We need to confess: these accounts are out of control

Disclaimer: the Wolfpacket in no way supports the cyberbullying or defamation of any student or staff member. If you see accounts participating in this behavior, or if you or someone you know has been harmed by these accounts, do not be afraid to reach out to those you trust or to report to Bullybox.

Imagine you open your phone one day to see that four new accounts have requested to follow you on Instagram. You intend to accept them, but upon further investigation you realize that these accounts are not just the average classmate–they are anonymous CHS gossip accounts that have seemingly sprung up out of the blue. Confused, you look at a few of their posts to see what it’s all about and are horrified to find one spreading a nasty rumor about one of your close friends. You scroll through the account full of hateful screenshots about classmates and even teachers, in order to find the person who has sent in the false rumor, but soon realize that this rumor, and all the other posts on the account, are anonymous. No one knows who is sending in such cruel “confessions,” and more importantly, who is running the accounts.

Scrolling through these accounts, many may ask themselves how their fellow classmates could be so immature: “Why did my school join this trend? Did we not leave this back in middle school?” However, even though high school students may believe that they are above the petty drama, CHS is far from the first school to join the “gossip account” trend. Viral TikTok videos show teenagers all over the country creating similar accounts. Some videos show students making accounts for schools they don’t attend, just for the fun of it (or maybe for TikTok fame). One video even displayed a teenage girl selecting a school at random from a map, creating an account, and eventually reaching thousands of followers, all for a school she knew absolutely nothing about. This then begs the question- Why have these accounts gained so much traction, and what does it say about society as a whole?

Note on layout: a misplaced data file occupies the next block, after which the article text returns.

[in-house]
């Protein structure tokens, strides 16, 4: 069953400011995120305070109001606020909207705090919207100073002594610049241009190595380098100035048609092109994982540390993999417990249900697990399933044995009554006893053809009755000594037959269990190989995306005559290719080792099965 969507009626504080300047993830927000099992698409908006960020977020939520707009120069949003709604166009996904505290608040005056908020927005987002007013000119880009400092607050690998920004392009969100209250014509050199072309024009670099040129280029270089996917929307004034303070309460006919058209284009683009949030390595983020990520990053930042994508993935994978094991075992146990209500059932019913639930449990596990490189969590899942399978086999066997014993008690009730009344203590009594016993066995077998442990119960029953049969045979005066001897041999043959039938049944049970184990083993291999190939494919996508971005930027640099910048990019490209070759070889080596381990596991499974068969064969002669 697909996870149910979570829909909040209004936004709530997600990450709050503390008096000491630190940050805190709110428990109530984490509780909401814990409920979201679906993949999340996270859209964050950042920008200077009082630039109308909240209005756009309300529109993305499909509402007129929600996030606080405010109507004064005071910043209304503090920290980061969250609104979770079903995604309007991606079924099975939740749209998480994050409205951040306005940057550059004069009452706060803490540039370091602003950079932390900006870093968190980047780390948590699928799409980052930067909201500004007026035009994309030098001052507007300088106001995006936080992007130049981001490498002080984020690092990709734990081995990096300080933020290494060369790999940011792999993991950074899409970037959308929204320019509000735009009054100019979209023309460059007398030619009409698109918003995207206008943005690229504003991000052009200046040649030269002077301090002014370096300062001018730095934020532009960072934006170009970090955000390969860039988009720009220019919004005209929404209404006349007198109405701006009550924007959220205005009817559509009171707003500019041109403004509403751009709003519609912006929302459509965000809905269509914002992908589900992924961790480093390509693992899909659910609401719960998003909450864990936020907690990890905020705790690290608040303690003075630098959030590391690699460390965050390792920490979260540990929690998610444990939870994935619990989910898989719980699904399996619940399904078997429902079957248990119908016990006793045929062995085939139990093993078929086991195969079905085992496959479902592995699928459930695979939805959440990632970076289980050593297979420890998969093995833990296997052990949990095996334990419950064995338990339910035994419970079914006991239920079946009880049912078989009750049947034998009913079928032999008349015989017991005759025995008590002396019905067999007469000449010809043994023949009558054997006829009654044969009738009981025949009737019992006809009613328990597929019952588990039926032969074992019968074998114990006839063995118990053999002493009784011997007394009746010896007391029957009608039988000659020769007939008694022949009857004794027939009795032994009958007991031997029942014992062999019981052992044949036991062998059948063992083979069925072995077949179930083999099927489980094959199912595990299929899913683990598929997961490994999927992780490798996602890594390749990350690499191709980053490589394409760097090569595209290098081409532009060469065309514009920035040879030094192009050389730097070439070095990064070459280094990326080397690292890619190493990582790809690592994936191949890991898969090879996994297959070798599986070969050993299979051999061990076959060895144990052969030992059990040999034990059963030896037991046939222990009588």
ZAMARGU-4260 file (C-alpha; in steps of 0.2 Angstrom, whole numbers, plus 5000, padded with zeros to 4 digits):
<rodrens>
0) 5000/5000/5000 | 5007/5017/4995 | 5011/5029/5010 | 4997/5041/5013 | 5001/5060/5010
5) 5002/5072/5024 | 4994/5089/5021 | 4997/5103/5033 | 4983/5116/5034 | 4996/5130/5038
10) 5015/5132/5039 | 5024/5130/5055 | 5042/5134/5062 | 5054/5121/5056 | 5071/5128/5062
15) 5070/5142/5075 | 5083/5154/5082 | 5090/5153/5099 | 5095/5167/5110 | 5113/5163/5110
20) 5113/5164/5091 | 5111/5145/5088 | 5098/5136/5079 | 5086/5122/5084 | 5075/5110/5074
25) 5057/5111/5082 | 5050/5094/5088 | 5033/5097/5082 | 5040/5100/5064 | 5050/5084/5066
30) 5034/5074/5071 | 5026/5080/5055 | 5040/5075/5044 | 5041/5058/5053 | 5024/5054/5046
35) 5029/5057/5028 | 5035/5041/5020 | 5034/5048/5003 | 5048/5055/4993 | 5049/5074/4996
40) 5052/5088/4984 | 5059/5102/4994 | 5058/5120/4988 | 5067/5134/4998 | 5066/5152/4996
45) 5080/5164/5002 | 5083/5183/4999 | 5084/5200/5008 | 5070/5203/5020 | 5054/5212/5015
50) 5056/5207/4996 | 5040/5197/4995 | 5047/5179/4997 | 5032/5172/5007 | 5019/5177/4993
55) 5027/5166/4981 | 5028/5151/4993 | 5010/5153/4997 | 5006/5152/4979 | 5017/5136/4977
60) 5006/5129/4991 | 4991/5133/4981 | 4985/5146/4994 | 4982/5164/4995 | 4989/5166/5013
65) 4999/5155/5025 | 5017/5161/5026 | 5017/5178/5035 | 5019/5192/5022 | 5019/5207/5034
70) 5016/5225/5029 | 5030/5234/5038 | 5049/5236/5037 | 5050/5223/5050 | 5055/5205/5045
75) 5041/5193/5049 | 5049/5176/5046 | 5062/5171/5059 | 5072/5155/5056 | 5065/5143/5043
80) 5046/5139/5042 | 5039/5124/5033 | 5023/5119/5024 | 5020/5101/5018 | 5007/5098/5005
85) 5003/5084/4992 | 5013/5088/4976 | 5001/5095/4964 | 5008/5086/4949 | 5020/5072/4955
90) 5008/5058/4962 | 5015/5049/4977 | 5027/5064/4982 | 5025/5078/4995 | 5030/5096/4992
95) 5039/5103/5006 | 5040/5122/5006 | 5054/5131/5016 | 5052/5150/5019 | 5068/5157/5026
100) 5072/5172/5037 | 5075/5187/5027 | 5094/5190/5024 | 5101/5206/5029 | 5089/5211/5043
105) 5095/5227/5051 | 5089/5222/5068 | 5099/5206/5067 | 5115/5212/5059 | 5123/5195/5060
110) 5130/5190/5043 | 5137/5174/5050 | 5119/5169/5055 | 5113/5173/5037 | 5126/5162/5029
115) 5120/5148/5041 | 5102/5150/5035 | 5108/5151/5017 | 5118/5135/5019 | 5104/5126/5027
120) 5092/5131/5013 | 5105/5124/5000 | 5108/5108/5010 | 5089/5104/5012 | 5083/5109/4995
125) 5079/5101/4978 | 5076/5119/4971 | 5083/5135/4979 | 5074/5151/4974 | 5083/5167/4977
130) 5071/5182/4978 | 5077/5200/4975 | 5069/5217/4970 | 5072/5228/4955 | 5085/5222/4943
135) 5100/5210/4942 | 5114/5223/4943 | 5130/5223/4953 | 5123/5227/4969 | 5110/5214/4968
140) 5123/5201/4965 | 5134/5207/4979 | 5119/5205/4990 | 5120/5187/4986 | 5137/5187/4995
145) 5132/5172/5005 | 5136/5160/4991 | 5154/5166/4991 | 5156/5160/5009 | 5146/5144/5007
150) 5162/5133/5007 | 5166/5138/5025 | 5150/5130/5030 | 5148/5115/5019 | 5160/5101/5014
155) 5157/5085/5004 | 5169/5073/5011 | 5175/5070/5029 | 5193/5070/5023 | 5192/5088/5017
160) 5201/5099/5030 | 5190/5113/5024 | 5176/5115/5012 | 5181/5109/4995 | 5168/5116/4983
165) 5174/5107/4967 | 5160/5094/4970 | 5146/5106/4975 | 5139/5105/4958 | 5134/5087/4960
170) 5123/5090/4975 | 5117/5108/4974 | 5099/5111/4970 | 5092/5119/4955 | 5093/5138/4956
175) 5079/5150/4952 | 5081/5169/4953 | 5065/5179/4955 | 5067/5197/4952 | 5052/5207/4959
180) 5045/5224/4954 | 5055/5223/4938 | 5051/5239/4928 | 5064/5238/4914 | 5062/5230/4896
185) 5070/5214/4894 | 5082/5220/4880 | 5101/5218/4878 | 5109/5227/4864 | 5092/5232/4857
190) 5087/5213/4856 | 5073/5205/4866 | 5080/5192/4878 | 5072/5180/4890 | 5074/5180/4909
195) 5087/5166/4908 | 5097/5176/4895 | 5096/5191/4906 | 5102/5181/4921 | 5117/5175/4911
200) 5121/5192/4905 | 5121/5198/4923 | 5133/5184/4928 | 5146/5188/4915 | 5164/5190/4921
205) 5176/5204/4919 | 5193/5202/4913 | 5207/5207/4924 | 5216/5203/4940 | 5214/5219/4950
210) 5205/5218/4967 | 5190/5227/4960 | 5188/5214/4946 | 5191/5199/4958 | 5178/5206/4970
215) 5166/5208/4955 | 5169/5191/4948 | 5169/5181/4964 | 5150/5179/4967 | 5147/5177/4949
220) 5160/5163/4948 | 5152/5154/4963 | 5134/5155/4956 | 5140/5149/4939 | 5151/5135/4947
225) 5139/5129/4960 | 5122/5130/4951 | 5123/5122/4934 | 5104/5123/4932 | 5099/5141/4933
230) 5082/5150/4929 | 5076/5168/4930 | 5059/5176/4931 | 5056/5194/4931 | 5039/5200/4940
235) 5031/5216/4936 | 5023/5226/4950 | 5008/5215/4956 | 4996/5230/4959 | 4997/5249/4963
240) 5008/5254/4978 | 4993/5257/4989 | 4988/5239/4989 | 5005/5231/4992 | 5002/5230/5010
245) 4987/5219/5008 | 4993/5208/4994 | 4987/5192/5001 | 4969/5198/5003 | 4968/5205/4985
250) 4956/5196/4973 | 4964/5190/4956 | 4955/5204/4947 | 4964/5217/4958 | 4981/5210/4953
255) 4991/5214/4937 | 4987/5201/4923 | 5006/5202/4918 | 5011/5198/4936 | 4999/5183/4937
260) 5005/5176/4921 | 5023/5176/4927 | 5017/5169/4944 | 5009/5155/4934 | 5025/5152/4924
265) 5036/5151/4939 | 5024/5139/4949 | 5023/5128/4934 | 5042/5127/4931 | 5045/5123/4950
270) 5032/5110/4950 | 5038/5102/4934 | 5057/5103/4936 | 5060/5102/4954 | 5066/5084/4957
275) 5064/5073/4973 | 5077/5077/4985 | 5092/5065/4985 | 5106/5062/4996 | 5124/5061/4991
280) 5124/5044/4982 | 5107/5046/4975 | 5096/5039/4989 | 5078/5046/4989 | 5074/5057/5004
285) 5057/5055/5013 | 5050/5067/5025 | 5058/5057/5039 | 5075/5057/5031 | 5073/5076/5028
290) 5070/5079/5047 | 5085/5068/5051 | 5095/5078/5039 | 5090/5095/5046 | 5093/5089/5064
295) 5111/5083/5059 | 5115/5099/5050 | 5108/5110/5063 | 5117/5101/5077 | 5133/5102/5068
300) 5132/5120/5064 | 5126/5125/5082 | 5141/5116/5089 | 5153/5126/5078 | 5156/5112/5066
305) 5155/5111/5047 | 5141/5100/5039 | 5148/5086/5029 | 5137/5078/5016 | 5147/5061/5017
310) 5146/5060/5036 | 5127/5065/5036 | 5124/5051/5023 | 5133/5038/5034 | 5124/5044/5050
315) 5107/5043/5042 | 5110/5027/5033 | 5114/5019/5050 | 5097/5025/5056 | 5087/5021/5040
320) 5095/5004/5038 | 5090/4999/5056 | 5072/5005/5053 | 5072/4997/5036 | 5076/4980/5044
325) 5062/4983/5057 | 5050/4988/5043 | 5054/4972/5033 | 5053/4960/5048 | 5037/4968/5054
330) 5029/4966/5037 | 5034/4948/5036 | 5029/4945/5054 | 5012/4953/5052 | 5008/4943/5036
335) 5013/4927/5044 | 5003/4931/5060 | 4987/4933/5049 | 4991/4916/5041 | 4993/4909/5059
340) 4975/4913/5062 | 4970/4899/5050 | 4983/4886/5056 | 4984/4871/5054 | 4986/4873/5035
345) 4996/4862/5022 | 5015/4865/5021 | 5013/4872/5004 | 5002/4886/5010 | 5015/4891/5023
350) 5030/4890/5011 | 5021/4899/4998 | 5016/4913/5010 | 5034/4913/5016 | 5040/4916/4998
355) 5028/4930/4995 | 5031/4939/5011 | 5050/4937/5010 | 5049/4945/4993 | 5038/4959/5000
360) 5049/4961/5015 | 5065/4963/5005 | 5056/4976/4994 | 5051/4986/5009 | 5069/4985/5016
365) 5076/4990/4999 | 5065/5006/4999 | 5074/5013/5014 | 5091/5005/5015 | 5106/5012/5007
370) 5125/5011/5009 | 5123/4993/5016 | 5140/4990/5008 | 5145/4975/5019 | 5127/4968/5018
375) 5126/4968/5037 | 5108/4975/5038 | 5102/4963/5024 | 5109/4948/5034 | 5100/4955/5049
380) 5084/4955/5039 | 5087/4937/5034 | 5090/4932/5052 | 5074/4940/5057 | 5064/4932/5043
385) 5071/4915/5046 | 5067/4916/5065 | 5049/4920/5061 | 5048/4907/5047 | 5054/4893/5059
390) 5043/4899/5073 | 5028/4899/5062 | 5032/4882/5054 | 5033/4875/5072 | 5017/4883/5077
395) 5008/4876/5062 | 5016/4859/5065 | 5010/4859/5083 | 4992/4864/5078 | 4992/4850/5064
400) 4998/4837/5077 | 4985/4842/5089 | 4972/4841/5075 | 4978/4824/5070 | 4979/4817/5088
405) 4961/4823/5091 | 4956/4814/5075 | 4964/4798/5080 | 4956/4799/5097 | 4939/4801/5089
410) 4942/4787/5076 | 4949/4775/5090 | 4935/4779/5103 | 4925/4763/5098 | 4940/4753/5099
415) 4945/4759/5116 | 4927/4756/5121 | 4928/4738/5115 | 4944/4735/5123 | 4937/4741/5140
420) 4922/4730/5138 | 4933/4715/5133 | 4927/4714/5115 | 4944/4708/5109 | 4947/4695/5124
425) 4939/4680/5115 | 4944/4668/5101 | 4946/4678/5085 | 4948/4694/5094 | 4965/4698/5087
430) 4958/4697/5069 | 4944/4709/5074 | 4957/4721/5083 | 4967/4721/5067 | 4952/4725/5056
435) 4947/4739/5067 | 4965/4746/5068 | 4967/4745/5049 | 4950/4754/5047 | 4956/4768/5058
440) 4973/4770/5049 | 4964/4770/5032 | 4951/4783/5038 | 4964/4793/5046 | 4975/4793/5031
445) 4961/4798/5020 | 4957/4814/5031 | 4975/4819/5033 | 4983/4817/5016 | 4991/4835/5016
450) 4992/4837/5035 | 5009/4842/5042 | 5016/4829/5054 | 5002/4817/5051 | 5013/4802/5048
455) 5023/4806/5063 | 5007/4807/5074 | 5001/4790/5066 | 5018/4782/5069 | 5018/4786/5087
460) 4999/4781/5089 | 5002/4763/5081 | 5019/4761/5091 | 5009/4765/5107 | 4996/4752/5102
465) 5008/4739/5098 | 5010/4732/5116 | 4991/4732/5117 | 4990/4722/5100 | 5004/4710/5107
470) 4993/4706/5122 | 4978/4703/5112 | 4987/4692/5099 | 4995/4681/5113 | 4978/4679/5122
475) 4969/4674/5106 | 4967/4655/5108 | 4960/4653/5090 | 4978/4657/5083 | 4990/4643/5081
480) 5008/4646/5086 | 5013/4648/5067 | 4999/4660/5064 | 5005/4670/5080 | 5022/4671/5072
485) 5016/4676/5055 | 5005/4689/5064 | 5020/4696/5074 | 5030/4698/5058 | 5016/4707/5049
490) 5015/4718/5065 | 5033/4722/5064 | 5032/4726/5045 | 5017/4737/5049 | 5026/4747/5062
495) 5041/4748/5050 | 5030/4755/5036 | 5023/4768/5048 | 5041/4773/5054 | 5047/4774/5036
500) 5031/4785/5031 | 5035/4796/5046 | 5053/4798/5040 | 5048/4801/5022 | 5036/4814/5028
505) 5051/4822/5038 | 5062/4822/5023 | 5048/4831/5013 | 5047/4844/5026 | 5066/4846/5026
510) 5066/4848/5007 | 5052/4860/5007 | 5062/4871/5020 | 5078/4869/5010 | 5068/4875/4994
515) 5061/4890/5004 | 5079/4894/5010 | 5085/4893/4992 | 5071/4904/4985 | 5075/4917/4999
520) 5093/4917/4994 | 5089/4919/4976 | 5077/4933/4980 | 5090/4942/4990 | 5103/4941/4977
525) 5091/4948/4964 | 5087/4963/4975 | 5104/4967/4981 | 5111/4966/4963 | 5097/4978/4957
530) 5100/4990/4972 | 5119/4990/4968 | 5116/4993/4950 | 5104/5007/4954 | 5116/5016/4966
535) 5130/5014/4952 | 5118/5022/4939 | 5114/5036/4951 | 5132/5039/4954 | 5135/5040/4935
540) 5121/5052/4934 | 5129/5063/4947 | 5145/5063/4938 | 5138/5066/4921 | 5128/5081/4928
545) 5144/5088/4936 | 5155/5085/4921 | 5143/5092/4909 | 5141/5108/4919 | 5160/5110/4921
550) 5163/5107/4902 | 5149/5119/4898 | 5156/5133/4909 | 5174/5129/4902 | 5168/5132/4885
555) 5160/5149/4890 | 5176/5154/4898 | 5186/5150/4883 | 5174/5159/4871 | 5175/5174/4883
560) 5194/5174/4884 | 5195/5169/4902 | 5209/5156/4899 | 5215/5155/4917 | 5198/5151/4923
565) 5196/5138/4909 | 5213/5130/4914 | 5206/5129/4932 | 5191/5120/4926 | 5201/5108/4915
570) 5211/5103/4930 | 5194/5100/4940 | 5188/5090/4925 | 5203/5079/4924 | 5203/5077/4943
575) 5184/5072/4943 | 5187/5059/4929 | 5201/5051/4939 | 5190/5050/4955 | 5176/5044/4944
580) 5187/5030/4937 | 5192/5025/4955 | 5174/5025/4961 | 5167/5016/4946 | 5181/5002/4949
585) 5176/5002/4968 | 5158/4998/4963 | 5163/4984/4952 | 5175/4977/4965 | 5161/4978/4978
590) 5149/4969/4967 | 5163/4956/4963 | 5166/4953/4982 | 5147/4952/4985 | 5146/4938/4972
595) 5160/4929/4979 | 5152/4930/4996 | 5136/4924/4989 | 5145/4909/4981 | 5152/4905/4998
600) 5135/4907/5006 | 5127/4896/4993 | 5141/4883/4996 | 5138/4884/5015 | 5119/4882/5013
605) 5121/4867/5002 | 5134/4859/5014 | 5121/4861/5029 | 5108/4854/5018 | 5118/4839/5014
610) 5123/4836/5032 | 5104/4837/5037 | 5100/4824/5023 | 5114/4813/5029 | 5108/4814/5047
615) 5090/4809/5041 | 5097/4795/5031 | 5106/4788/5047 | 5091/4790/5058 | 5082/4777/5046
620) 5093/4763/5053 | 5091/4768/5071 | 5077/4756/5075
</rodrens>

At first glance, these childish gossip sites may seem like isolated incidents of ignorant teenagers having nothing better to do, but in reality they are a small-scale example of a much larger problem facing today’s society: the spread of misinformation through anonymous internet platforms. For example, the anonymous organizers of Chsgossipntea, one of many Instagram sites dedicated to CHS gossip, justified their platform as a harmless form of entertainment.

“Honestly, we started this as a joke because of the influx of ‘gossip’ accounts. But now it’s just fun to see what people say when they know it’s anonymous. It’s actually really interesting to see what people really have to say,” the account told the Wolfpacket in an instagram direct message.

These “joke” accounts are not funny for those on the receiving end. Neither are the fake Facebook groups calling the coronavirus a hoax, accusing Black Lives Matter of starting the West Coast fires, or spreading blatant lies about U.S politicians. These are two sides of the same coin. Complete anonymity online means there is no accountability for spreading false information. It may be interesting to see what sort of rumors classmates spread, just as it is interesting to read a conspiracy theory about an unpopular politician, but that doesn’t mean that there aren’t serious negative real-world consequences. Seeing a rumor about yourself or a friend can be extremely detrimental to a teenager’s mental health. And just as was seen in the 2016 election, misinformation on Facebook can have profound and lasting effects on an entire society. So what can CHS do about it?